The Rudolf Firkušný Piano Festival in an alternative form

The eighth annual Rudolf Firkušný Piano Festival, presented by Prague Spring, will take place in an alternative form. “The public health measures in force for early November make it impossible to realize the first four festival concerts with an audience present in the hall, so we have approached the production team from the company Mimesis, which was responsible for the successful live broadcasts of this year’s Prague Spring Festival. This way, these wonderful pianists will be presented through on-line broadcasts, which viewers will be able to watch free of charge at the website,” said the festival director Roman Bělor.

The concerts between 1 and 7 November will take place on their originally scheduled dates. The festival opens with a recital by Francesco Piemontesi. Because of the worldwide coronavirus pandemic, the American pianist Richard Goode has been forced to cancel his European tour. Also unable to travel to Prague is Igor Levit, who was supposed to have introduced himself to the Czech public for the very first time. “Mr Levit is one of today’s most distinctive pianists, and it is with good reason that his planned Czech debut was eagerly anticipated. We are therefore looking for an alternative date, and we hope to be able to introduce him to the local public soon,” said Mr Bělor.

However, the festival has succeeded in securing the participation of Yulianna Avdeeva, who first introduced herself to the Prague Spring public in 2011 immediately after her sensational triumph at the Chopin Competition in Warsaw. “This year, she was supposed to have returned to the Prague Spring Festival with the violinist Gidon Kremer, but ultimately the concert did not take place because of the pandemic,” says the festival programming director Josef Třeštík. “I am therefore very pleased that she is coming to Prague on 3 November, and we will be able to present on-line streaming of her performance. Ms Avdeeva were be performing her core repertoire, the music of Frédéric Chopin and Sergei Prokofiev.”

In its updated programme the festival has chosen entrust a concert to the young Czech pianist Marek Kozák.“He is one of the most talented Czech pianists of his generation, and with respect to his choice of repertoire he is one of the most thoughtful. He is unafraid to present works by composers, male and female, whose music is less frequently heard, such as Vítězslava Kaprálová or Karel Kovařovic. His concert, streamed live, will include a performance of a late work, the Sonata Op. 110 by Ludwig van Beethoven, as the 250th anniversary of his death approaches, and the composition Juggler by Adam Skoumal, which was commissioned by the Prague Spring International Music Competition, of which he is a laureate,” says Mr Třeštík.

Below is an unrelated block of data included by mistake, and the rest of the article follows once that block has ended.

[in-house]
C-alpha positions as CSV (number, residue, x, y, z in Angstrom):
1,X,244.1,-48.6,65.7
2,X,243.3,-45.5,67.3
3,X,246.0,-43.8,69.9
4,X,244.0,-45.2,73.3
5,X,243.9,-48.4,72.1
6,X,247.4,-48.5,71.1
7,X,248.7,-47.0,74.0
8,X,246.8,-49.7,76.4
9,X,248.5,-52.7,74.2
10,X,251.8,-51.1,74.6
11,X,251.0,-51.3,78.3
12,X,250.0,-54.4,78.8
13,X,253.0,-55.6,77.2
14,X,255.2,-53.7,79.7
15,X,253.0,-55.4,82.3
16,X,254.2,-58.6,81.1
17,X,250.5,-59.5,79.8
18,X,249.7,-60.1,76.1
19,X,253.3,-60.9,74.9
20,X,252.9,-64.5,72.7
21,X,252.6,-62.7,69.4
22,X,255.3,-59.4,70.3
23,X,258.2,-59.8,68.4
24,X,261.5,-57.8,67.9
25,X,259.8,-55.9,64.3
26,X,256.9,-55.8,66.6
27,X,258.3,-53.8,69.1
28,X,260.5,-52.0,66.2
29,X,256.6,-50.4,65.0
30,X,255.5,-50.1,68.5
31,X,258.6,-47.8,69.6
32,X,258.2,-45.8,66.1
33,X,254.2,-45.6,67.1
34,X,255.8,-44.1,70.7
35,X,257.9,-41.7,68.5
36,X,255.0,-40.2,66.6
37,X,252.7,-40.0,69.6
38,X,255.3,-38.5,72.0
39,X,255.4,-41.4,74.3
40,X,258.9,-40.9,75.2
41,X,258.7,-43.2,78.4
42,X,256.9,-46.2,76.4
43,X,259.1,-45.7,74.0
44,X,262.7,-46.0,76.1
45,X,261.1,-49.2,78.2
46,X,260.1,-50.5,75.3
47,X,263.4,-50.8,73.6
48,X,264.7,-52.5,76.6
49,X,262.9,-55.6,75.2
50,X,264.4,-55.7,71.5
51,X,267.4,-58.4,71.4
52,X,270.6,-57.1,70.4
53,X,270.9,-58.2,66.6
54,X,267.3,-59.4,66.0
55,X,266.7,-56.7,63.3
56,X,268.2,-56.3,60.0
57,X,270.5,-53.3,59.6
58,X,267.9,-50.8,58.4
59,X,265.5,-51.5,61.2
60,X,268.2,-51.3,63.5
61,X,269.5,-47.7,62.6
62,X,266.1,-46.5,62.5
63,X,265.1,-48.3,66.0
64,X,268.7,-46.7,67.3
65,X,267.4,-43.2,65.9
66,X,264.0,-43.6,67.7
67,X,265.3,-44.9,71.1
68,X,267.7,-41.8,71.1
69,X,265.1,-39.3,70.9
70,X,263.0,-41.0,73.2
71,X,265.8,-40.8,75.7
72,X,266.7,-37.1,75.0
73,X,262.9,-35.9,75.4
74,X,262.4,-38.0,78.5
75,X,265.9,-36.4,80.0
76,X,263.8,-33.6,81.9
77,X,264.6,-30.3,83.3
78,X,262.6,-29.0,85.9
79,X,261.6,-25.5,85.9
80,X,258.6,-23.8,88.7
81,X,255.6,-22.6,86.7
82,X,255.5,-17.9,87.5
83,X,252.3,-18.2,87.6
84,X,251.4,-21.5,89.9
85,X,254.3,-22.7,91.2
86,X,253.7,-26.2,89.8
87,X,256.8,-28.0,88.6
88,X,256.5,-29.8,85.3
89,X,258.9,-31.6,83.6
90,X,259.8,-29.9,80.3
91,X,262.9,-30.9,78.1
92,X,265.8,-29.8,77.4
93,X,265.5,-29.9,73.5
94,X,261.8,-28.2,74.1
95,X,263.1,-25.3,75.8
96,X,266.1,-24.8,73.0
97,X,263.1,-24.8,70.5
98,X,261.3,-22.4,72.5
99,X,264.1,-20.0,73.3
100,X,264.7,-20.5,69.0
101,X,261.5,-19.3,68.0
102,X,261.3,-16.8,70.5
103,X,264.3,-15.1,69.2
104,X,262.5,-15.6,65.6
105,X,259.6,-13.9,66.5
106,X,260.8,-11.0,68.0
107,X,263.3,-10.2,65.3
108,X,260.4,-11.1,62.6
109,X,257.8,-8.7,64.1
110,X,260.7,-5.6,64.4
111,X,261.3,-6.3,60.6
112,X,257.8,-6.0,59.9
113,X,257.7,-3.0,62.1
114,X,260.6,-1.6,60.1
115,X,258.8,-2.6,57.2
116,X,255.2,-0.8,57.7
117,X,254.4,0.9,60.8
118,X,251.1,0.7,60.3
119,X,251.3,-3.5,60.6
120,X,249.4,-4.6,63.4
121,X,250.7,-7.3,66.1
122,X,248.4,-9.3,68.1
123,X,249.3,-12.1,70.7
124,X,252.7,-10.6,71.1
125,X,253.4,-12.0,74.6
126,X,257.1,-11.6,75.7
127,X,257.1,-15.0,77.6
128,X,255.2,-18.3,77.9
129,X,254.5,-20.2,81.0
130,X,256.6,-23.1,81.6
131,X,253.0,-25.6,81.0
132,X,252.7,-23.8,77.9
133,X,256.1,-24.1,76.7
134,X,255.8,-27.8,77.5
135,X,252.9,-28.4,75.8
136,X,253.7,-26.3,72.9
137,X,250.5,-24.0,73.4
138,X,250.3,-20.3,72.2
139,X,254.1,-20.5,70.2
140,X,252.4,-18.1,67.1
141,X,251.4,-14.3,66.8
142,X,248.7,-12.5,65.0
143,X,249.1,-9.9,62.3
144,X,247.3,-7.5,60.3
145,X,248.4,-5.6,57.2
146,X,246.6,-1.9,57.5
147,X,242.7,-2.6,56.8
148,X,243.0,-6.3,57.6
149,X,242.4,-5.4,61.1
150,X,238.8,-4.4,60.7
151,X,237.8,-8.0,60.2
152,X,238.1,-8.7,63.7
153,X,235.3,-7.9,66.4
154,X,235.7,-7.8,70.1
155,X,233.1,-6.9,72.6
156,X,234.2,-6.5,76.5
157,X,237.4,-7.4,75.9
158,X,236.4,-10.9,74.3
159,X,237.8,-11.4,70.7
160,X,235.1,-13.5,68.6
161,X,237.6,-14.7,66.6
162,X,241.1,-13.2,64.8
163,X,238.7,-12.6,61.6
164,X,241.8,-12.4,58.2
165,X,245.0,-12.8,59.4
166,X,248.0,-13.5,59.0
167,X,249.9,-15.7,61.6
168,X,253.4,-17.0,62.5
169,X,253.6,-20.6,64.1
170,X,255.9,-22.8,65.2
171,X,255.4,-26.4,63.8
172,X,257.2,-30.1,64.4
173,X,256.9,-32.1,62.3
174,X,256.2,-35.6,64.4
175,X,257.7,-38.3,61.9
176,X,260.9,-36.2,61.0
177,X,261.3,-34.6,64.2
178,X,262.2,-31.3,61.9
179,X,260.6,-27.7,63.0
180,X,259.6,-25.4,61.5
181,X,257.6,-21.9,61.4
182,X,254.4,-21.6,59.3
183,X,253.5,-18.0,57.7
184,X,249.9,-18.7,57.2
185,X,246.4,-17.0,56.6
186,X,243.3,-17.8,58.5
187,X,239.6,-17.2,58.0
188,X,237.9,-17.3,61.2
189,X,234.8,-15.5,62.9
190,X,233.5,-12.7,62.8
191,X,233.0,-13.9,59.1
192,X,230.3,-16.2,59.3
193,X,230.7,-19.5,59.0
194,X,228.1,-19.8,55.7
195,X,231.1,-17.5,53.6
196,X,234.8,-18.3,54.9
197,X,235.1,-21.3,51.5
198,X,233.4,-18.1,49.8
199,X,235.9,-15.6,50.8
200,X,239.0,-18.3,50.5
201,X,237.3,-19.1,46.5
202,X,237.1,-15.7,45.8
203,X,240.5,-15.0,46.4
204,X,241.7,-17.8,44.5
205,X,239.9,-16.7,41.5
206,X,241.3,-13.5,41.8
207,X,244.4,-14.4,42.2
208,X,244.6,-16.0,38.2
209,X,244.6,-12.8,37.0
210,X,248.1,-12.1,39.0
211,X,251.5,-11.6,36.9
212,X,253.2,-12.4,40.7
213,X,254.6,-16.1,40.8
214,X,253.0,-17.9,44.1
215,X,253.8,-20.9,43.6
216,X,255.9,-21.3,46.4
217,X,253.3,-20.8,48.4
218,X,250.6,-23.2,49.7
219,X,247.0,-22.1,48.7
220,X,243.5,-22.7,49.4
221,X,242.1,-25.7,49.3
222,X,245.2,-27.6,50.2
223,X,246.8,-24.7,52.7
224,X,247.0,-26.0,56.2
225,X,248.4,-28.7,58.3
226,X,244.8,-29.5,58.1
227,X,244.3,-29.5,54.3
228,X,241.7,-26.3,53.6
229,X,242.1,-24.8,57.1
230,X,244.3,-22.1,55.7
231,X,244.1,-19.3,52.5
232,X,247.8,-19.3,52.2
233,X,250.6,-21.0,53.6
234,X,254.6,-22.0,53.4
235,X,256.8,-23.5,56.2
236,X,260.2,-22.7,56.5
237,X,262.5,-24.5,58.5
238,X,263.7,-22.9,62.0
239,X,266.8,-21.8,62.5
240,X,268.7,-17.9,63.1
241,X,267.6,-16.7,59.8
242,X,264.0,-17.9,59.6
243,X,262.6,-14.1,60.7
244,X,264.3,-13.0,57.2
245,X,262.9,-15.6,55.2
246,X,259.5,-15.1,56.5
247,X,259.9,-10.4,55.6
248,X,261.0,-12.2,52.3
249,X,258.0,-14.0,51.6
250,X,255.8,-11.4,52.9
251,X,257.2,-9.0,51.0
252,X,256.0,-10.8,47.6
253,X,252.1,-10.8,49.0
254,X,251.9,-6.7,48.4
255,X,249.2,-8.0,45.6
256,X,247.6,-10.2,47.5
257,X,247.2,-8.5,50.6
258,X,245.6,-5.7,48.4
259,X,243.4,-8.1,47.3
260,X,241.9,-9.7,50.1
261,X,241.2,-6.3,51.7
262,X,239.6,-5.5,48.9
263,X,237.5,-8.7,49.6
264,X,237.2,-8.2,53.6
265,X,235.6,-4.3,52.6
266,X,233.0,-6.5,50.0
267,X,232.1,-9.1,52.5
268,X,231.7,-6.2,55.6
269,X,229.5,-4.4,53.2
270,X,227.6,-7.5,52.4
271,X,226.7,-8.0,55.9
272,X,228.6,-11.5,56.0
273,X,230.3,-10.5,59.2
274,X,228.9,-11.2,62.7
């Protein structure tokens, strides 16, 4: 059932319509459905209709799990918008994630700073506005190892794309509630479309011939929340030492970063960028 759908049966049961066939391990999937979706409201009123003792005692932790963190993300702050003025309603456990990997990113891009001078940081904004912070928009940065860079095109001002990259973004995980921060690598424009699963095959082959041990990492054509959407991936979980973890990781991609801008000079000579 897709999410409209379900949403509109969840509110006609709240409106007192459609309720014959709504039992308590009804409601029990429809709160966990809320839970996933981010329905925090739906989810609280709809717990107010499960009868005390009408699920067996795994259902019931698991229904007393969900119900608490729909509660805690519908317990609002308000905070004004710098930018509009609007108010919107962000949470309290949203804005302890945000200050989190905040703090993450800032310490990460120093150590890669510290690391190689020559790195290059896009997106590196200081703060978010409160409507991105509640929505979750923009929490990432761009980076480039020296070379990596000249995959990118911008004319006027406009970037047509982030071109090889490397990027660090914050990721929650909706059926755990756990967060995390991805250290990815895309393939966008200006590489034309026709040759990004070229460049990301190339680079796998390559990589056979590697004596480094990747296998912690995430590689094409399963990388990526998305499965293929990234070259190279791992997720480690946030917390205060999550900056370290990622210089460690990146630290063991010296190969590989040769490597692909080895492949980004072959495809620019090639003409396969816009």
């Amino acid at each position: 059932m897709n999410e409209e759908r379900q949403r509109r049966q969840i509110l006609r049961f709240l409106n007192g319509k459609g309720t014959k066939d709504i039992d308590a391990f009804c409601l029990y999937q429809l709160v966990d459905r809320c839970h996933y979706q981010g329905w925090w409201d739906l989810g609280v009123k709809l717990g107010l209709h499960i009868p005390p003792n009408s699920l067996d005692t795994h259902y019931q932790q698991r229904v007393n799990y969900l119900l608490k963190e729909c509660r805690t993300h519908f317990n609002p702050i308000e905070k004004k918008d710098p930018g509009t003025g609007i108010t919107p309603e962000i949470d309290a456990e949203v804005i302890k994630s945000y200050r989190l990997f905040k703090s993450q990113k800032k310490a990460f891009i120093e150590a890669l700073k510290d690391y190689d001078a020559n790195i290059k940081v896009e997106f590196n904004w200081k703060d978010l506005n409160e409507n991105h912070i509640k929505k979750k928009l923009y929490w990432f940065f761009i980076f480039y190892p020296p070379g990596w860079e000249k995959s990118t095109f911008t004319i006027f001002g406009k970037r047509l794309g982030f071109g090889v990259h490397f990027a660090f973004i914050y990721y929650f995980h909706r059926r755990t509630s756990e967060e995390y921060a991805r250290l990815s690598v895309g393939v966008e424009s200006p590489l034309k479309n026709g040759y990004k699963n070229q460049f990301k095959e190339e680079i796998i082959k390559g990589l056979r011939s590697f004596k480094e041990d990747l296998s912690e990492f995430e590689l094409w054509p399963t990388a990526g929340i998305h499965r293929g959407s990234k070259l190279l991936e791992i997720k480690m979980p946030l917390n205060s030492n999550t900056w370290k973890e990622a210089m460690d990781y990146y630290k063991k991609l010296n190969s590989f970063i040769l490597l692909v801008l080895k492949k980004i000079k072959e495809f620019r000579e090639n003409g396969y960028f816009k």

The festival’s four November concerts will conclude with the pianist Slávka Vernerová, whose recital has been moved to 7 November. The programme remains unchanged.

“We are looking forward hopefully to 12 December, when the legendary artist Daniel Barenboim should be bringing this year’s festival to a close. We very much hope that this will take place before the public in the Rudolfinum’s Dvořák Hall,“ says the festival director Roman Bělor.

The insightful guide for the live broadcasts will be the pianist Ivo Kahánek. Viewers can look forward to interesting interviews with the artists giving the performances and will get a behind-the-scenes look at the art of piano playing.

Ticket purchases will be refunded in the full amount.